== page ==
Tuesday, April 1, 2008

Frank Does Japan: Weekend Two, Take 1

When Frank came back up to the 'Bash from Kyoto, I had big plans for us. First, she would "get" to come to my school and "help" me teach. She came to my favorite elementary school, met my principals and many teachers, and even got a free curry and rice lunch out of the trip (easily everyone's favorite lunch at school).

That night we went to a new izekaya in town. I asked Laurel to call and make the reservation, because she speaks Japanese and I was trying to avoid any mix-ups with my horrible Japanese skills. Somehow, the employee still misunderstood her reservation and marked us down for 1:30 instead of 7:30 (ichi ji han, not shichi ji han). I don't even think they're open past midnight. The drinks were tasty (although not worth the 30 min. wait it took each time to get them)...
but the food left A LOT to be desired. French fries and fried chicken gizzards weren't quite cutting it.
The next day was an early riser as we headed out for a day on the slopes of Manza. Manza's in the upper north east part of Gunma, right on the border of Niigata, about a 2 1/2 hour drive in good weather. It was rainy and foggy on the way there and turned into snow/slush as we drove up in altitude. BUT, we did finally make it there. Tomomi says, "Yay!"
We opted for a half day ticket, what with the lack of visibility and expected long drive back. My first run of the winter season - I said, "Yay!"
Tomomi had mentioned that she got Syooma a new ski outfit and she had hoped he wouldn't be too cold on the hill, but I just laughed and thought she was kidding. Little did I know that Yoshii's totally crazy and awesome and would just strap him up for the runs!
Tomomi told me afterwards that she was really scared at one point because Syooma wasn't moving and she thought he was dead. I think that's when she stopped skiing and took him inside;)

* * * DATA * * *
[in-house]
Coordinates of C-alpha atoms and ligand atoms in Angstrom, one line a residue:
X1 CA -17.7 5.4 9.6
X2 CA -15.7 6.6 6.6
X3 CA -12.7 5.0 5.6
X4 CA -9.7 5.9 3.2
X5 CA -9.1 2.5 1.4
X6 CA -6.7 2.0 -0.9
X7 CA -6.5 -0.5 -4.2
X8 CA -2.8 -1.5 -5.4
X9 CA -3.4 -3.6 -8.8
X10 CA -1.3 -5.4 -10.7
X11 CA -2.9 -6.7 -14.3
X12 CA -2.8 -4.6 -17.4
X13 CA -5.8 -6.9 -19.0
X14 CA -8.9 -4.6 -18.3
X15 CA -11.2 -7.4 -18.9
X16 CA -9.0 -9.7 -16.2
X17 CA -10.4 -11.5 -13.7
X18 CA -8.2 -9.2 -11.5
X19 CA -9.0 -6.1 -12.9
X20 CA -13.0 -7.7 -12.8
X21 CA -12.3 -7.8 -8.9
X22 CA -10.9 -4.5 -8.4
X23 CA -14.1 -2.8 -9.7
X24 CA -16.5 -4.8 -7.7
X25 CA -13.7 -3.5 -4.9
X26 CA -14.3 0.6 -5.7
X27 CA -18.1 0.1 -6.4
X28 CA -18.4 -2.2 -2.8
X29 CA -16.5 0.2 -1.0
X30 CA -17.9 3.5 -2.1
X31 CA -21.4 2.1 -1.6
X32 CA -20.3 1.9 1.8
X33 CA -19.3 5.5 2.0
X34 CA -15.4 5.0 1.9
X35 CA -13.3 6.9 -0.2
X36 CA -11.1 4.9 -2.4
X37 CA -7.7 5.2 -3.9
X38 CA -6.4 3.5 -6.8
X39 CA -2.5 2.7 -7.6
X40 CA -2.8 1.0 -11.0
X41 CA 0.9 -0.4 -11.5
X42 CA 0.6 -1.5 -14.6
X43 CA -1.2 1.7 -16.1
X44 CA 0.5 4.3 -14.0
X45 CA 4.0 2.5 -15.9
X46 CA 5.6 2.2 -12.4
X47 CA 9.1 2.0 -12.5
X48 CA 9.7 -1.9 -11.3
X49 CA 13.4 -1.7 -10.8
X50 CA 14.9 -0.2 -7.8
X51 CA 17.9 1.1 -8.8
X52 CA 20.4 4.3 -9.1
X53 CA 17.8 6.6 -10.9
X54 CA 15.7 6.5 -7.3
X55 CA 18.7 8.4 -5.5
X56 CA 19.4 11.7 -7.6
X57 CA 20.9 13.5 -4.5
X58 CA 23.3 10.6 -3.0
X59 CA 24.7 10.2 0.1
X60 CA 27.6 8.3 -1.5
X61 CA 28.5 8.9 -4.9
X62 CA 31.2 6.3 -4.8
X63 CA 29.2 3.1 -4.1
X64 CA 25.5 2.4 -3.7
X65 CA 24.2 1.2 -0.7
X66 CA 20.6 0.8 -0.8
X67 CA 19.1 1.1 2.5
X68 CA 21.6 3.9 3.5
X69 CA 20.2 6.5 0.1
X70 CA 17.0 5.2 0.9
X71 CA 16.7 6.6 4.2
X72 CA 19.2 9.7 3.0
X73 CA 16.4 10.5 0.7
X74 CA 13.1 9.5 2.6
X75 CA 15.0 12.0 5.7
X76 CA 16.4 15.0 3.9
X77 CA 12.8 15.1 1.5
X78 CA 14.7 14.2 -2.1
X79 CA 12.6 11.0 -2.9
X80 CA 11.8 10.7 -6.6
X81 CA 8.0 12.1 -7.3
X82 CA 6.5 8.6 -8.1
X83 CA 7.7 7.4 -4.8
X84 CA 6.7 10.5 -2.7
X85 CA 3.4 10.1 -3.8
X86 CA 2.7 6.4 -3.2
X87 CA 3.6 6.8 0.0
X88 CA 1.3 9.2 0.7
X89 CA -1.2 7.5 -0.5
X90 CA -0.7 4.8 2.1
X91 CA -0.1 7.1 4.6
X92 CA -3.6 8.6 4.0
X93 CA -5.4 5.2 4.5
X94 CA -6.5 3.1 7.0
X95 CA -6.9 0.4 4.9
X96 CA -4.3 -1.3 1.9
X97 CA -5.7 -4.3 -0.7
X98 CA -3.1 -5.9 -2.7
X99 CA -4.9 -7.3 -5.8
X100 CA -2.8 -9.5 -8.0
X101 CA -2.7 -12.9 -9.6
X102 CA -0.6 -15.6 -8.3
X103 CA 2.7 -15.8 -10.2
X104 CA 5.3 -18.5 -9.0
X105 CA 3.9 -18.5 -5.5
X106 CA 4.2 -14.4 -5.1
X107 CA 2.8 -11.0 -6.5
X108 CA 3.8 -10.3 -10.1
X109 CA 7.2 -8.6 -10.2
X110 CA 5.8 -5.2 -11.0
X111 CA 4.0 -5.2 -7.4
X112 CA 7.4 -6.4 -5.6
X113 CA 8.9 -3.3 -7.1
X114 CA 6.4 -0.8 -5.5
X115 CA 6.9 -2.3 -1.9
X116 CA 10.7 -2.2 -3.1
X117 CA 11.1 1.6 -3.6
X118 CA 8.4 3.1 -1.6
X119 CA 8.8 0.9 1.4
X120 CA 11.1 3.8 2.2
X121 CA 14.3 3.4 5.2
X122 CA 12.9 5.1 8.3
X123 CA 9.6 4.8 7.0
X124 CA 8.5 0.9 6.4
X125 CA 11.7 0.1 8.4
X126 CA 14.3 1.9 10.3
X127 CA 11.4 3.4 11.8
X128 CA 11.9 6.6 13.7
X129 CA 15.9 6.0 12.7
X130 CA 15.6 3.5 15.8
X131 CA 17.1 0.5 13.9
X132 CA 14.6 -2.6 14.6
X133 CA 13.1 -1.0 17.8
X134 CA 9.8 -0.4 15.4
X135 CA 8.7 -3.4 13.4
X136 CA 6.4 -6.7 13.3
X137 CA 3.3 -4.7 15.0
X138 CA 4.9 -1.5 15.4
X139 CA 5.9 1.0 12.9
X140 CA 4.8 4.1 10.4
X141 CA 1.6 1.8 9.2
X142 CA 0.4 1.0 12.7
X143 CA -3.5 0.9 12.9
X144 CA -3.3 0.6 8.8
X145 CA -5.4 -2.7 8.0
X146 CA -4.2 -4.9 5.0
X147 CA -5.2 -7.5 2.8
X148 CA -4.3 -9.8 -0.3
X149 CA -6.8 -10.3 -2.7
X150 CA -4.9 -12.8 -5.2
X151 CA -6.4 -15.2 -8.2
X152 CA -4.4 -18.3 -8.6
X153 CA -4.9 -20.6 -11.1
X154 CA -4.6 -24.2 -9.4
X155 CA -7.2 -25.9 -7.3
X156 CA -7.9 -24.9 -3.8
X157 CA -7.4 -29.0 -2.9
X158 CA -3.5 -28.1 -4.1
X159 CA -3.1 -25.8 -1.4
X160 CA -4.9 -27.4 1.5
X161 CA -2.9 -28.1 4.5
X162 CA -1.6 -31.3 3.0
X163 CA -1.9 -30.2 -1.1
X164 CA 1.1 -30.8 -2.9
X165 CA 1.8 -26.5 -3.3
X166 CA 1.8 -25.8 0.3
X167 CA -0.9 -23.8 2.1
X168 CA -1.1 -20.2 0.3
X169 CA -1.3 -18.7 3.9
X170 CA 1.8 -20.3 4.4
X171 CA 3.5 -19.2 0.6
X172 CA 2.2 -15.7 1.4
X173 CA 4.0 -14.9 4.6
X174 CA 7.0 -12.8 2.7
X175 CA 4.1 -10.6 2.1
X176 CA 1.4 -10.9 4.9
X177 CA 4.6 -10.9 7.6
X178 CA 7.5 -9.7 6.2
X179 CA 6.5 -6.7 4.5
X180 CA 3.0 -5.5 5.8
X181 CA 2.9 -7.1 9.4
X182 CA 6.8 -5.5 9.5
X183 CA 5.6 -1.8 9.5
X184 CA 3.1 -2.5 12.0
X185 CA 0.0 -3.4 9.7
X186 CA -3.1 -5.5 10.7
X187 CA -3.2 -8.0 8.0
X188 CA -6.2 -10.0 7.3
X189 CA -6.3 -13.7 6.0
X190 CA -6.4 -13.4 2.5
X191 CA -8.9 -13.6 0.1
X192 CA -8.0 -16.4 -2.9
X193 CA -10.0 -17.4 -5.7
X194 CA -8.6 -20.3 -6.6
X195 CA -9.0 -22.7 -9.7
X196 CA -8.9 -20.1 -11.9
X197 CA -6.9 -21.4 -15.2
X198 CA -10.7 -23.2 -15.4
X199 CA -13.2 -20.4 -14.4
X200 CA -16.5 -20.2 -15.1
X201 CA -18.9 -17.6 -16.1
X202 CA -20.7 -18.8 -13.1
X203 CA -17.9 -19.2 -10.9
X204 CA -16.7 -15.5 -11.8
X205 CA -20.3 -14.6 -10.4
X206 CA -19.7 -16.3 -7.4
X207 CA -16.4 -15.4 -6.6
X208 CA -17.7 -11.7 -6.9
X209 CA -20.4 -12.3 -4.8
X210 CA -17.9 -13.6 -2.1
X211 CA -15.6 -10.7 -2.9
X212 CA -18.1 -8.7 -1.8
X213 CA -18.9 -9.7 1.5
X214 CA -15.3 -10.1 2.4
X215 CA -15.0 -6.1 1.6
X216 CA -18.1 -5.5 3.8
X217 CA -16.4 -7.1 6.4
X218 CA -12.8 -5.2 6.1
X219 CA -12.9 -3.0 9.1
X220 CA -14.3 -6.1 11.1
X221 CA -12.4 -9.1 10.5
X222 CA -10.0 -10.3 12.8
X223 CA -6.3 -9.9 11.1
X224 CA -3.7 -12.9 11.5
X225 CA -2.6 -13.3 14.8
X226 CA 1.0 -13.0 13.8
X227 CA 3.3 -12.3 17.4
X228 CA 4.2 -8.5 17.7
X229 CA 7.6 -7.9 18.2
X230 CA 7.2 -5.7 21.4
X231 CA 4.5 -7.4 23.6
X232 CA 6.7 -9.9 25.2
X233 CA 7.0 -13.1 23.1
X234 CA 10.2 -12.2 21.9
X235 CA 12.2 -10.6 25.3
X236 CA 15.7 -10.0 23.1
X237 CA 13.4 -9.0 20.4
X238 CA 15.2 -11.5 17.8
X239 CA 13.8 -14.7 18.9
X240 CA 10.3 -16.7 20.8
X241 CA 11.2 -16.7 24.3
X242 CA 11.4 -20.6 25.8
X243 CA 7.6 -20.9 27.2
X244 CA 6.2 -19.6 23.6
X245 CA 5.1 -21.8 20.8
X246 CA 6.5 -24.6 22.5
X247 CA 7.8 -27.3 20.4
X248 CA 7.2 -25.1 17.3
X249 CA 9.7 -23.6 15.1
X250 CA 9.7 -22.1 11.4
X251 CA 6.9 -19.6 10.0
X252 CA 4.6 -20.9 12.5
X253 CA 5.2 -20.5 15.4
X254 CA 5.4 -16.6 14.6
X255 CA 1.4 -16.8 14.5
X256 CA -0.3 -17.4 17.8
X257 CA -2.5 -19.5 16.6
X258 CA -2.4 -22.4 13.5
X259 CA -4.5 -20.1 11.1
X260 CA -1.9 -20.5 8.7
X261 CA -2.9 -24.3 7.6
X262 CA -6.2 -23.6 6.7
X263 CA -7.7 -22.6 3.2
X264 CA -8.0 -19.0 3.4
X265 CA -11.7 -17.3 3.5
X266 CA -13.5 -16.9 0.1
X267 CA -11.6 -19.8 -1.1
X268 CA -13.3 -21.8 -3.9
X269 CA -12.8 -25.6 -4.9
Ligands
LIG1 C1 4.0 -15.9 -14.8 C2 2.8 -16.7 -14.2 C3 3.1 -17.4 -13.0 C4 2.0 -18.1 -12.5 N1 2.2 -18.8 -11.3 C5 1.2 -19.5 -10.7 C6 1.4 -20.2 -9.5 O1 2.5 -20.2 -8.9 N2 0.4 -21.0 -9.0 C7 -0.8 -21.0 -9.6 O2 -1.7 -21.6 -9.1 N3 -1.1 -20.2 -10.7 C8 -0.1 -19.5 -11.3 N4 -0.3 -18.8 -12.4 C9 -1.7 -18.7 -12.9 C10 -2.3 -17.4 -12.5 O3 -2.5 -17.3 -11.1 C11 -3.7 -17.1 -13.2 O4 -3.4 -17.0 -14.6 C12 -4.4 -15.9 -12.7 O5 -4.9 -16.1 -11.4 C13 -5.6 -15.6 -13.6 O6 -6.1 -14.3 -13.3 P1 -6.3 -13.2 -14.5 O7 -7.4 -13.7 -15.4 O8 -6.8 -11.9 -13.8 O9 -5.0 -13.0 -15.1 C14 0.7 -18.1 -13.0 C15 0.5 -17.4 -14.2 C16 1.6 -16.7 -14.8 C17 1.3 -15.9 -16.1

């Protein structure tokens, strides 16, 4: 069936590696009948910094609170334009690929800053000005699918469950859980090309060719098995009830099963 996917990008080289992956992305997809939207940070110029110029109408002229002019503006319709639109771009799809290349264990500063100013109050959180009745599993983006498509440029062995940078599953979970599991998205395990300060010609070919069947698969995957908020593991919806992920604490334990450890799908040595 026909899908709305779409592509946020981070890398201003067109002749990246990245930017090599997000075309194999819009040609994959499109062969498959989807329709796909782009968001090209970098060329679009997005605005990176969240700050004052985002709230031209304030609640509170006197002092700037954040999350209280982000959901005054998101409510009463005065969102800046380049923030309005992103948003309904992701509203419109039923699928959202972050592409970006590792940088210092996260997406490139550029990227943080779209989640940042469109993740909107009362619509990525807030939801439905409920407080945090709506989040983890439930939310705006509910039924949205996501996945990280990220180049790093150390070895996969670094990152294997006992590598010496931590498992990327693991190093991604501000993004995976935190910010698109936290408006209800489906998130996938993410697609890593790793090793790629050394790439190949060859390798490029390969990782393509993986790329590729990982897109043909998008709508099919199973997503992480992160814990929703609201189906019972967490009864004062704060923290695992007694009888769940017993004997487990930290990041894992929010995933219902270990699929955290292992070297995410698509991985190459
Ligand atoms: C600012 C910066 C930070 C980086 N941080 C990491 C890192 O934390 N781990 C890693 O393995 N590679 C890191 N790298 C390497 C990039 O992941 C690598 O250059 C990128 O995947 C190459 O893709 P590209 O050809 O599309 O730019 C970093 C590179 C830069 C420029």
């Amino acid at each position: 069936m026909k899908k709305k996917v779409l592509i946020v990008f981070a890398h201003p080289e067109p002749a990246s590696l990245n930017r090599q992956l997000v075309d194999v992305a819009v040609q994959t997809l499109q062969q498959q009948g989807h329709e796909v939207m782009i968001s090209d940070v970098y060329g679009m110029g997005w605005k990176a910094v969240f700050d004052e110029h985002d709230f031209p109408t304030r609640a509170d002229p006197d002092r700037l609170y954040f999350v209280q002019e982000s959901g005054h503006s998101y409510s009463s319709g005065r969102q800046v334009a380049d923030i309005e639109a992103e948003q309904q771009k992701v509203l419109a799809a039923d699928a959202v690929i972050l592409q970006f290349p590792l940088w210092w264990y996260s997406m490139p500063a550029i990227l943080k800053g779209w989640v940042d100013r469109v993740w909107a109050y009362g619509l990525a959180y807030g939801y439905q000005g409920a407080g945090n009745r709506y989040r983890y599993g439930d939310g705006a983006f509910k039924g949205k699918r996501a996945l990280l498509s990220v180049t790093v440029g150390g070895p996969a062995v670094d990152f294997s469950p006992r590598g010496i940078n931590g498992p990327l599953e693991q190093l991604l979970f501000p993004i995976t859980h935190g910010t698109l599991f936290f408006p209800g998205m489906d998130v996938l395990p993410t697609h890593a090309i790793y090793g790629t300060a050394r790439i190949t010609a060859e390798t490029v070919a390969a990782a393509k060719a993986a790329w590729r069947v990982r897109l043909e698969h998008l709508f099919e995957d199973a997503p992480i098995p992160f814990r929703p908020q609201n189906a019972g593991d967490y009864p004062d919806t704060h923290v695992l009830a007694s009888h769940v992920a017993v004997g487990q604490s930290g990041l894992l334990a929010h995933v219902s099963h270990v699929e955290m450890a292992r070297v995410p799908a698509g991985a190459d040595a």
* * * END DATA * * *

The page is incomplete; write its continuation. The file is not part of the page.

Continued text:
Awww - group shot!
Since it was such crap weather, we pretty much had the hill to ourselves, which was not only nice, but pretty necessary since I couldn't see within 10 ft. in front of me near the end. That's Tomomi in the middle of the hill, by herself, pizza footed, screaming down the hill.

Who said skiiers and snowboarders can't get along?

Carvin' Katie!
It was a blast to get out and ski on the slopes in Japan, but I was definitely ready to stop by the end of our session. We were all pretty numb and sick of not being able to see anything. We ate our conbini lunches and then maxed and relaxed in the best onsen I've been in yet. The Manza onsen are particularly well known for their variety of spas. There are 5 different indoor spas with different mineral compositions and temperatures in each. There was one that was so hot that only Tomomi could hack it. There were also two outdoor onsen - but only one had an overhang. This is the one I spent over an hour in, not aware that I had fallen asleep until Tomomi came out and told us the spa was closing in 15 minutes. Oooohhhh - feeling relaxed just thinking about it!

And of course, since we hadn't yet - we HAD to go karaoking! This was the night I realized that "Under The Sea" is quite possibly the best karaoke song, ever! Job well done, Laurel!
After walking/running to the train station at 7am (making Frank hate me once again), we missed our intended train by literally 2 minutes. Eventually we got to Tokyo, and made attempt number two for the Tokyo Metropolitan Government Buildings. This time it wasn't closed. The view is absolutely incredible. It just puts all that is Tokyo into such a greater perspective. One of the most surprising things for me was seeing how big Yoyogi Park is in the middle of city metropolis. Truly awesome.

It was kinda hazy, but you can actually see Mt. Fuji off in the distance there.

Click on this here button for a little pan of Tokyo central.

Next up was sumo wrestling in Ryogoku Stadium in Japan. I've written a blog about this before, from when I went in September, so if you're really interested in more details about sumo specifics, check this out: http://sarahmoersfelder.blogspot.com/2007/10/my-birthday-abroad-part-3-tokyo-edo.html . My main goal in timing our arrival at the stadium was getting there before they stopped serving chanko. We were literally THE last people they allowed in for the cheap and tasty soup.

Now I of course took a crap load of pictures - but as usual none ever turn out as good as Alex's. So enjoy these shots of sumo, courtesy Alexander Laws:)

The senior division ceremony before their matches.

Sweeping the ring.

"You hit like a girl!"

Let's throw salt to purify the ring.

Goin' down!

Video of an entire match:

Closing ceremony complete with bow.

Since there were like 15 people (foreigners) in our group, we took FOR-EV-ER to part, say our good-byes, buy Sumo souveniers, etc. The workers were clearly very annoyed with us and were inches away from literally shoving us out of the stadium. They're very adament about commencement times here. But then, we saw THIS! Clearly, all 15 of us needed a picture with it. Then we left.The wrestler's name banners look sweet at night!

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